She could spend her Saturday nights in a warm house, sipping on a cuppa and nibbling biscuits of her own.
Instead, 67-year-old Margaret Reeves wraps up and heads out into the streets of Glasgow, providing comfort and care to homeless people and the hopelessly drunk.
As one of 96 members of the charity Street Pastors, the grandmother stays out until 4am, handing out cups of tea, homemade rolls and biscuits - as well as reuniting lost friends.
Margaret says: "We could write a book about everything the street pastors have seen. We see people from all walks of life and ages. But we are not there to judge people - just to help them.
"It is a great experience, we have a laugh and a joke with a lot of people. I really consider it a blessing. Most people are really grateful for our help."
The charity works with Community Safety Glasgow and the emergency services to train the church volunteers, who carry first-aid kits, thermal blankets and radios that link them to a network of CCTV operators.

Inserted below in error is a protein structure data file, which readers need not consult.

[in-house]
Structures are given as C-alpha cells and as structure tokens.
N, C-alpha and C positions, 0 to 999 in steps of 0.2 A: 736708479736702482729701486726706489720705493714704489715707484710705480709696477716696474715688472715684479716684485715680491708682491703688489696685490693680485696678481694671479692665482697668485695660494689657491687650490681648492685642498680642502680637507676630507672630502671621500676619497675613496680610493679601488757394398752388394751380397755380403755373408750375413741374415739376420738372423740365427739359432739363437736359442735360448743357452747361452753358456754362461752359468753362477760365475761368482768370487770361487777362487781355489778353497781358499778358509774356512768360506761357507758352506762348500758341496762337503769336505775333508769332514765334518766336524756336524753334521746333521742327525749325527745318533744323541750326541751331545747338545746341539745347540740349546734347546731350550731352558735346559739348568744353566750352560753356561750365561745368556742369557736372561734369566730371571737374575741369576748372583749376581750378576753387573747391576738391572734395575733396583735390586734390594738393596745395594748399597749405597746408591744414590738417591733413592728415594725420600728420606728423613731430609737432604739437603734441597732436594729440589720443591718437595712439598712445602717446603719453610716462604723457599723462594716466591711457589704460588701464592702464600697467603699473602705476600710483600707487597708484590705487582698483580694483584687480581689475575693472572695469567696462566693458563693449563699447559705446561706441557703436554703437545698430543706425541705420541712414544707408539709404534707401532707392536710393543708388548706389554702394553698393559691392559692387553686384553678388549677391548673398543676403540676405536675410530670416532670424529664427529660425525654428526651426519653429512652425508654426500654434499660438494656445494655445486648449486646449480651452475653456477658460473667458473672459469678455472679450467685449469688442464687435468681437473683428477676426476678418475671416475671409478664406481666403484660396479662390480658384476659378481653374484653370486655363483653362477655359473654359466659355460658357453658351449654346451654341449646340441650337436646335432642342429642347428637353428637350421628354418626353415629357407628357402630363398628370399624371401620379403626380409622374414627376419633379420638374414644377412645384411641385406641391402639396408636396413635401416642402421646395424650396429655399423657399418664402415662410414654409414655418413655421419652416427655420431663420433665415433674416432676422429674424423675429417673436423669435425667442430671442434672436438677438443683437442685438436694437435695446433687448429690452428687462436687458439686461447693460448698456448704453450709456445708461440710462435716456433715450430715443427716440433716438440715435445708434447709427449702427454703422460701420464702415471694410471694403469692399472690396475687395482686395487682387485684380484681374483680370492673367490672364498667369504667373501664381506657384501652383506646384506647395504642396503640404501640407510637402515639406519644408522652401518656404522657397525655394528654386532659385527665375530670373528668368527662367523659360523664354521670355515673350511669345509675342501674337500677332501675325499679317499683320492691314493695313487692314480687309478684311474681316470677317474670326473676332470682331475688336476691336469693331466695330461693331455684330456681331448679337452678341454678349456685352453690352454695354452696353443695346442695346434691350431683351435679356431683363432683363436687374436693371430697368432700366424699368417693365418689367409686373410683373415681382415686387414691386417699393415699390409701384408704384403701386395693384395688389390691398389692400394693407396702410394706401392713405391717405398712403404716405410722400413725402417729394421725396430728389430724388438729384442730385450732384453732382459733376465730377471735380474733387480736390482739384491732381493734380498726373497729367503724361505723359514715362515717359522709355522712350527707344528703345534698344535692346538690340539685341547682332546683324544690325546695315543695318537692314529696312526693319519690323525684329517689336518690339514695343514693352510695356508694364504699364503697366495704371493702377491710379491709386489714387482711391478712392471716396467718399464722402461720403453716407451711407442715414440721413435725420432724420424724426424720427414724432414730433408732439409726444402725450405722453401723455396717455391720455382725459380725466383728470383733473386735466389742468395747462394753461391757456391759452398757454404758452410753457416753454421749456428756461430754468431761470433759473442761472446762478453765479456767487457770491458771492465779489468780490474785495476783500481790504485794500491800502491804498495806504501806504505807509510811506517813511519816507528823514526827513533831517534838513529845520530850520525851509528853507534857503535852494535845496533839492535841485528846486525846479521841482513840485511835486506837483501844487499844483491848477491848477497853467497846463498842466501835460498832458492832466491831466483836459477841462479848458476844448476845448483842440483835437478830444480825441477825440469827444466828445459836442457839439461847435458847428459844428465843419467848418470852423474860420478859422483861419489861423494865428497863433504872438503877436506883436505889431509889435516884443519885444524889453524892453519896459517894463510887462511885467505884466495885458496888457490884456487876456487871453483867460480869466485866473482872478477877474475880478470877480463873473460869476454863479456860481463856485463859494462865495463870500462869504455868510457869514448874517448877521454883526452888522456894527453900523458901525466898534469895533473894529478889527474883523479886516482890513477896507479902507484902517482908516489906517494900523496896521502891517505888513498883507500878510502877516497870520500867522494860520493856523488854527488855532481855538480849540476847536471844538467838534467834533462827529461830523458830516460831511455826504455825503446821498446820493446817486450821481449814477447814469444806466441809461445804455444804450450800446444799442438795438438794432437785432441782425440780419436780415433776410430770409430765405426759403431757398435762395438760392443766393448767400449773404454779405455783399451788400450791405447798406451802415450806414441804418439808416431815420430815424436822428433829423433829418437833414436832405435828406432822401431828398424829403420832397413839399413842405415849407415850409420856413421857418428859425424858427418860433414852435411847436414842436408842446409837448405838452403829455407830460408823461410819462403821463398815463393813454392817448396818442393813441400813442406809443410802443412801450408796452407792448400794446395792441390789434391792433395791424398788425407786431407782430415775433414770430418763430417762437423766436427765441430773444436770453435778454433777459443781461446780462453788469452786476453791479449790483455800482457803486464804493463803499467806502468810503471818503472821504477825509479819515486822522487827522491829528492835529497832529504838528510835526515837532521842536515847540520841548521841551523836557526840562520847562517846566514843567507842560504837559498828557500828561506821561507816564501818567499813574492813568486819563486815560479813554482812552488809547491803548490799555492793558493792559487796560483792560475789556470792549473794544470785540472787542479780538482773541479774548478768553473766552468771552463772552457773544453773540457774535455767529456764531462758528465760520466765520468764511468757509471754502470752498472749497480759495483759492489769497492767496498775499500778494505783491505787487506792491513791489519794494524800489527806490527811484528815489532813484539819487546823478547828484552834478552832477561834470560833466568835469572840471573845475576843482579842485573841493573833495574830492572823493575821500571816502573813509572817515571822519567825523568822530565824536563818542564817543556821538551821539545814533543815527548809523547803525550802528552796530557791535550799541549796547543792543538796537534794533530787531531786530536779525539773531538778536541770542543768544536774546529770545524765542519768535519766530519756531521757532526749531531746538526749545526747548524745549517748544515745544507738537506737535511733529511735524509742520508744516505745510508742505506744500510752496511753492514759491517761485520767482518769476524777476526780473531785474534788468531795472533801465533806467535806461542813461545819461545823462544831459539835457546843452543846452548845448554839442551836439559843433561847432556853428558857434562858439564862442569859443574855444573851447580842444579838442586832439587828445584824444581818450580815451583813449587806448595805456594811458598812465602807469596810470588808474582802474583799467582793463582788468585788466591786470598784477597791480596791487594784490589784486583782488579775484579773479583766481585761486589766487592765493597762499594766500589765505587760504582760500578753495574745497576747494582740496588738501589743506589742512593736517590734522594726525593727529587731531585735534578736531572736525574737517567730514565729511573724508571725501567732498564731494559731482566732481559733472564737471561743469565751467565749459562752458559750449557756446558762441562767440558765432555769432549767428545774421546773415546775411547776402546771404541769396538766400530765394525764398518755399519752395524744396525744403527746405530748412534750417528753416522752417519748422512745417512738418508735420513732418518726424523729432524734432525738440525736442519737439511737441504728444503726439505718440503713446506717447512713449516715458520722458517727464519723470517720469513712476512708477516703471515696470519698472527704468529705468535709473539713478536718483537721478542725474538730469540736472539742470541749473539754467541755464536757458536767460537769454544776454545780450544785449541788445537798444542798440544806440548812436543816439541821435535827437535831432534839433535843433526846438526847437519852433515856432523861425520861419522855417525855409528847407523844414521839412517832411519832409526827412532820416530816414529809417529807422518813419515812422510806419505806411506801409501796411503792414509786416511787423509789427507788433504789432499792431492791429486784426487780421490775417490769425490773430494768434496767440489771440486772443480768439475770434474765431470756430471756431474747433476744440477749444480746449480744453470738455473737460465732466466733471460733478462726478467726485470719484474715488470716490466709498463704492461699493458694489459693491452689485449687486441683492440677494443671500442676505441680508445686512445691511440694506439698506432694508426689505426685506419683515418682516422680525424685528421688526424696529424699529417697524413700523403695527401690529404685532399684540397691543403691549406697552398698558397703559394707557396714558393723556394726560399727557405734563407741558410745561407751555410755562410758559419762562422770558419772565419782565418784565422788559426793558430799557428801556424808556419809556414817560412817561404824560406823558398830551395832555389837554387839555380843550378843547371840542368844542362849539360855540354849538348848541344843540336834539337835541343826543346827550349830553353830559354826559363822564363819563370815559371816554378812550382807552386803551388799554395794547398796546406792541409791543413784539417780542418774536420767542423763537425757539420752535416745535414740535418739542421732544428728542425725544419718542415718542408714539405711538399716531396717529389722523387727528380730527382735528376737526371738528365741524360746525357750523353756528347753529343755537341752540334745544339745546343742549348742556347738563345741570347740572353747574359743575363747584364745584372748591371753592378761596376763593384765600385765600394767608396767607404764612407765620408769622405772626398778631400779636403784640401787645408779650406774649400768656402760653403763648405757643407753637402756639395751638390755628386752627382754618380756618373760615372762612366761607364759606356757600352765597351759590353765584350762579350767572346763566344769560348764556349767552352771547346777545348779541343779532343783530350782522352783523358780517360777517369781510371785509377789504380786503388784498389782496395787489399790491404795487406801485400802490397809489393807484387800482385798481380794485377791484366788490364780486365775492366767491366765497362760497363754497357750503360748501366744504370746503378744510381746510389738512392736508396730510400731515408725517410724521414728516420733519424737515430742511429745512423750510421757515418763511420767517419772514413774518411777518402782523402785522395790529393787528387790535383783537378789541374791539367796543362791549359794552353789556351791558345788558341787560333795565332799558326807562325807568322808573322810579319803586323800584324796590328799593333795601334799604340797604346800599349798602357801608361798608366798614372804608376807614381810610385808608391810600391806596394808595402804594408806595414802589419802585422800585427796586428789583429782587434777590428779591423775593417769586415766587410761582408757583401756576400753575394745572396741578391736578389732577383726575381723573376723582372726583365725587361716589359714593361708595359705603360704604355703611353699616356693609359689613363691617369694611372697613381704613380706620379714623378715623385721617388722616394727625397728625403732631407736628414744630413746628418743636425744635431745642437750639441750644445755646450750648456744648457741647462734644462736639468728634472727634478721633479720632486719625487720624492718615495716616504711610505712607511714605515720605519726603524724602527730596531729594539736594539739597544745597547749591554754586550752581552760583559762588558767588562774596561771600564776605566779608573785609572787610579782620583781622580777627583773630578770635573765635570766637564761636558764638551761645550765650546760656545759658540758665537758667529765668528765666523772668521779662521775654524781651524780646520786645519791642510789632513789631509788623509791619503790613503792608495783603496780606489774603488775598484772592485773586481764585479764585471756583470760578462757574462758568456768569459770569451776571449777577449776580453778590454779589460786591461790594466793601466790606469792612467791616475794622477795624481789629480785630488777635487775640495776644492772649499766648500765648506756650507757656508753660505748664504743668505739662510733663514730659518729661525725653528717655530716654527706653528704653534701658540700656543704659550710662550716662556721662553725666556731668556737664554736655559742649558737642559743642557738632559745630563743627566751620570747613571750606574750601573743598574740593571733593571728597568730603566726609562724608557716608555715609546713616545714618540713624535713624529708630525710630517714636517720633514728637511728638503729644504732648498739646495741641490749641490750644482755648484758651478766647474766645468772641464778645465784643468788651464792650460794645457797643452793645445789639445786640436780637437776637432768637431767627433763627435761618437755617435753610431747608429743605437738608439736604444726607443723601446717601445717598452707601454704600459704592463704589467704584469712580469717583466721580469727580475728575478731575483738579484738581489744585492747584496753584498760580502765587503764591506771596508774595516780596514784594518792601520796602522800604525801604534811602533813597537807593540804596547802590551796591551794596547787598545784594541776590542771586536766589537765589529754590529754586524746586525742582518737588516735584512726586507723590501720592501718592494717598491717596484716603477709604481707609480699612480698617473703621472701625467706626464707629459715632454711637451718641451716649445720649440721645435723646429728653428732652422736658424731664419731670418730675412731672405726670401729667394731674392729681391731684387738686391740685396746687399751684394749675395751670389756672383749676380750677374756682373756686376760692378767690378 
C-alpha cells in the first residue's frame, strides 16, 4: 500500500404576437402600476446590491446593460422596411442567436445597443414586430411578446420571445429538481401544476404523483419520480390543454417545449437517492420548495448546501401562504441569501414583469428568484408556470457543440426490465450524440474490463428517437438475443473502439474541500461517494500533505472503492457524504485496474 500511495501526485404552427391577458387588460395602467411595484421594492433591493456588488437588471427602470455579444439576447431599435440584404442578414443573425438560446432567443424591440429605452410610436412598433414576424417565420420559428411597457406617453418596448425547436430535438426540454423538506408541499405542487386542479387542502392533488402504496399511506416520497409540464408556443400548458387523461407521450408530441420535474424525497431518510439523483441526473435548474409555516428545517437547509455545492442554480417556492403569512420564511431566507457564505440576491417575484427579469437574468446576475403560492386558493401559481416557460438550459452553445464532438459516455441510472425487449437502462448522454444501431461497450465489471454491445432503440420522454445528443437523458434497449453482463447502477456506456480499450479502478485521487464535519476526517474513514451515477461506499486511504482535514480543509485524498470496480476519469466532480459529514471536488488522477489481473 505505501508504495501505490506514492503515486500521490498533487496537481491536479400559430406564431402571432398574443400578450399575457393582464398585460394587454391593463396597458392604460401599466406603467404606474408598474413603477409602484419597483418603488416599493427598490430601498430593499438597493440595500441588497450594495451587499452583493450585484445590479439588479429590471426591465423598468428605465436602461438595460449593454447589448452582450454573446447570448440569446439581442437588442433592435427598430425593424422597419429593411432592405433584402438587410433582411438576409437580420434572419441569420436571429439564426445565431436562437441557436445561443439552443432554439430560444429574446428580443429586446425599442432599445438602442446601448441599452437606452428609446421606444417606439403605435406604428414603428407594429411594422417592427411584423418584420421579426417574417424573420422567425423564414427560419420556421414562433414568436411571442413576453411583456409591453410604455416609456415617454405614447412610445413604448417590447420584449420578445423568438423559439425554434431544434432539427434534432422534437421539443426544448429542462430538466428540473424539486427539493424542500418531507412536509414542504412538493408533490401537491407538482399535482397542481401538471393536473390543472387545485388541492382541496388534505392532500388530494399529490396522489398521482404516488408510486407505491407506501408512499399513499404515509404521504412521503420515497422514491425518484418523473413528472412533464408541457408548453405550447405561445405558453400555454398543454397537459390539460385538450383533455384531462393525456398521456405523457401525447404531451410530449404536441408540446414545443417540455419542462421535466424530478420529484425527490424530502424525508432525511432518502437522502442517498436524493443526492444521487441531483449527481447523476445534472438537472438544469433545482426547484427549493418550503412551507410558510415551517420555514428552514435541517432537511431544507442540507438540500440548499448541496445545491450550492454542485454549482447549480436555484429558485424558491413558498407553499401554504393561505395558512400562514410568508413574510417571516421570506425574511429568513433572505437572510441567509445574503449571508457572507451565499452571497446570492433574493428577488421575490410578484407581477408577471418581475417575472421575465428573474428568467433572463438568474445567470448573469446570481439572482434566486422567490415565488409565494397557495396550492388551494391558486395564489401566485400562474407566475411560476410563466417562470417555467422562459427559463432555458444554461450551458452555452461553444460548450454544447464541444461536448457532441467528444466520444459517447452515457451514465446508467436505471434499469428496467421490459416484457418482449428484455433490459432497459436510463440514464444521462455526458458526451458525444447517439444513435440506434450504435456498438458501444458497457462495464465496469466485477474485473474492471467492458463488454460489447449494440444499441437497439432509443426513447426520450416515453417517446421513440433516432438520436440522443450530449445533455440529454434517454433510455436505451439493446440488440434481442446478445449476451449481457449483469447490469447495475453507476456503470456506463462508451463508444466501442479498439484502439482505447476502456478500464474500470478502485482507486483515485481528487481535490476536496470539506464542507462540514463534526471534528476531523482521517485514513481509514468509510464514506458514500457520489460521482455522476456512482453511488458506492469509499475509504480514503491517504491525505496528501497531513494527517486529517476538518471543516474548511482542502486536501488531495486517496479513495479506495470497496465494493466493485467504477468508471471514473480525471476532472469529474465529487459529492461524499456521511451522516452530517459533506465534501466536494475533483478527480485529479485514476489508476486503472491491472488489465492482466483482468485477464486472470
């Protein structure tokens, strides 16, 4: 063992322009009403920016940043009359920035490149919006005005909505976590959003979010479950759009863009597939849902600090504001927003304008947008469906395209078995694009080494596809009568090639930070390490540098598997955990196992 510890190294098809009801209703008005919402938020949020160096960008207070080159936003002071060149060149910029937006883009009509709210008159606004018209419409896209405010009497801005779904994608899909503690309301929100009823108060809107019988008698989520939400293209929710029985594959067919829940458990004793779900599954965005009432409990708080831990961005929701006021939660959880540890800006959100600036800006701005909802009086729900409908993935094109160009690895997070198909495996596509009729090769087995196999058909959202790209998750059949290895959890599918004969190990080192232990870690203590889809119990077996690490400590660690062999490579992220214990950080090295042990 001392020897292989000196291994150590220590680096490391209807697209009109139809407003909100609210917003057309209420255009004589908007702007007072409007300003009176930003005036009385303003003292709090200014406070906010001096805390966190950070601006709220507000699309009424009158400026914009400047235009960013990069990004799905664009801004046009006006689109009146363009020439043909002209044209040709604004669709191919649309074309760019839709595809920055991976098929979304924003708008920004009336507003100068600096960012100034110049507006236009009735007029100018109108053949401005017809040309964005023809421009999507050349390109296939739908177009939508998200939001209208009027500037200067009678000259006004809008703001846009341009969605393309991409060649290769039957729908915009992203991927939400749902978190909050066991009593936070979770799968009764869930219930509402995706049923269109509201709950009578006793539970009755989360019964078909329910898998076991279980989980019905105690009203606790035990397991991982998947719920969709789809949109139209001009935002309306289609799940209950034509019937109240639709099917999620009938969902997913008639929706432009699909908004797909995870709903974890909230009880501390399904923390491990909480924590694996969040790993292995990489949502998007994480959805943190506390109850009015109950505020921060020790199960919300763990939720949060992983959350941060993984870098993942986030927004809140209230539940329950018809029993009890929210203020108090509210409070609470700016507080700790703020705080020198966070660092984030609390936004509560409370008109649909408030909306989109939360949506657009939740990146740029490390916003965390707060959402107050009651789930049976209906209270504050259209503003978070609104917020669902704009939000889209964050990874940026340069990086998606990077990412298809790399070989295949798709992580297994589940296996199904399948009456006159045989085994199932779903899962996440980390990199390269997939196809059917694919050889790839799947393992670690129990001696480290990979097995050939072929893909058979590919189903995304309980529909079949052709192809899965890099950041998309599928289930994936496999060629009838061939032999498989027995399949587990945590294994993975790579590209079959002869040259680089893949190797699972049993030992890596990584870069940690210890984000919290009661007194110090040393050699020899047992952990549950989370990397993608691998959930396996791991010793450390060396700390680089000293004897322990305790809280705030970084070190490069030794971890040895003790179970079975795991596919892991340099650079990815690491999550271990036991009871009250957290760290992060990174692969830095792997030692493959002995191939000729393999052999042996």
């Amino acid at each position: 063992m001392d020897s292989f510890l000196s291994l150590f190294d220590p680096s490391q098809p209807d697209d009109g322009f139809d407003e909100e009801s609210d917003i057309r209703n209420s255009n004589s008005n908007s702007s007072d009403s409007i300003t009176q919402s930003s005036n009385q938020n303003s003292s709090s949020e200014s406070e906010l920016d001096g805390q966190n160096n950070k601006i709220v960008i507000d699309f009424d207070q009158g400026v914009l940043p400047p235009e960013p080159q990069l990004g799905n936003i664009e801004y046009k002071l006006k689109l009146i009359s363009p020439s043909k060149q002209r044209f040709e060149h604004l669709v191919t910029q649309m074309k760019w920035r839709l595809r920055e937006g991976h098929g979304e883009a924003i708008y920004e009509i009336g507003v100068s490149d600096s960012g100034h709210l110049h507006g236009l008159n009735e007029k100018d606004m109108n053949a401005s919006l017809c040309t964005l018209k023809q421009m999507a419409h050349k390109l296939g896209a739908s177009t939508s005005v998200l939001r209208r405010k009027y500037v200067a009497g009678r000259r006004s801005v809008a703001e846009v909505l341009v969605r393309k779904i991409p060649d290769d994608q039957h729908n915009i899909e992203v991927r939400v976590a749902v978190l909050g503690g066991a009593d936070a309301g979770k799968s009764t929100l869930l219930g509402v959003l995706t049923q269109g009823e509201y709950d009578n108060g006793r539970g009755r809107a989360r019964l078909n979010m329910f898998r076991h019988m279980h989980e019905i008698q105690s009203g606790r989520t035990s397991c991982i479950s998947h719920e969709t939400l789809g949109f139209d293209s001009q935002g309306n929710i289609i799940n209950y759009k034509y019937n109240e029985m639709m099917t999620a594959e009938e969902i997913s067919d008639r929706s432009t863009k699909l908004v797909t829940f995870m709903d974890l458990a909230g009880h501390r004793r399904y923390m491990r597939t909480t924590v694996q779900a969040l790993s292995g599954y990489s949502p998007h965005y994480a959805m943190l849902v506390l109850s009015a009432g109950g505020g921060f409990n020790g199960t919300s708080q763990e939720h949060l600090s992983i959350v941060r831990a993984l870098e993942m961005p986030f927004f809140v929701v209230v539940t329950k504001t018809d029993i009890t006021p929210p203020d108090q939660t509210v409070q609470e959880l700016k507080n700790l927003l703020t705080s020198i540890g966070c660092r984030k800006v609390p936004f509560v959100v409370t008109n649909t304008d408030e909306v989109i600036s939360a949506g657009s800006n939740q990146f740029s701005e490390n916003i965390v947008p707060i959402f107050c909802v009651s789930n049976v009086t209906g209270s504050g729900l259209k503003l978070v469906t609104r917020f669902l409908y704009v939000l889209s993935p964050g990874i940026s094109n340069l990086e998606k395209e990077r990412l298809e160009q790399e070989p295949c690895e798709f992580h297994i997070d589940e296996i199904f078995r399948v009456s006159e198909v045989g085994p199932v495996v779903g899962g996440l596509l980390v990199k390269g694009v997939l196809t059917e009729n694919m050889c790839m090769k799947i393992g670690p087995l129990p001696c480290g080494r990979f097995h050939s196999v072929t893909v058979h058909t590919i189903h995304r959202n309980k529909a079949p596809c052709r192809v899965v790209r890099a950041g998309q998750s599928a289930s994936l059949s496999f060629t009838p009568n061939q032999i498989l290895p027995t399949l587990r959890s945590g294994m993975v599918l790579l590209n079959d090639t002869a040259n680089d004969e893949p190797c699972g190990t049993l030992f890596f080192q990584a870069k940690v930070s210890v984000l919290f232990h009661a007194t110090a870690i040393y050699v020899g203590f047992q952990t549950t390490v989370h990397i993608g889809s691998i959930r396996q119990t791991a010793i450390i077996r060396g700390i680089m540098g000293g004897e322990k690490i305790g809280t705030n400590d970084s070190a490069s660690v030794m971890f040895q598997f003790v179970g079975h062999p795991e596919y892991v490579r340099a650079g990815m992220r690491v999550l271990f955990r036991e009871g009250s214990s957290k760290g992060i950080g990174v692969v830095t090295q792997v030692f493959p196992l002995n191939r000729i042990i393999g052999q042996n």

At home before her shift, Margaret prepares 25 filled rolls to give out to people sleeping on the streets and her colleagues do the same with biscuits and sweets.
The Street Pastors spread the word of the Glasgow City Mission Night Shelter and other available services, including accompanying people there to find a bed for the night.
Jennifer Layden, Glasgow City Council convener for equalities and human rights, said: "It is truly amazing that people are happy to sacrifice their weekends and go out in the cold and wet until the early hours to help others.
"The commitment and dedication of the Street Pastors is inspiring."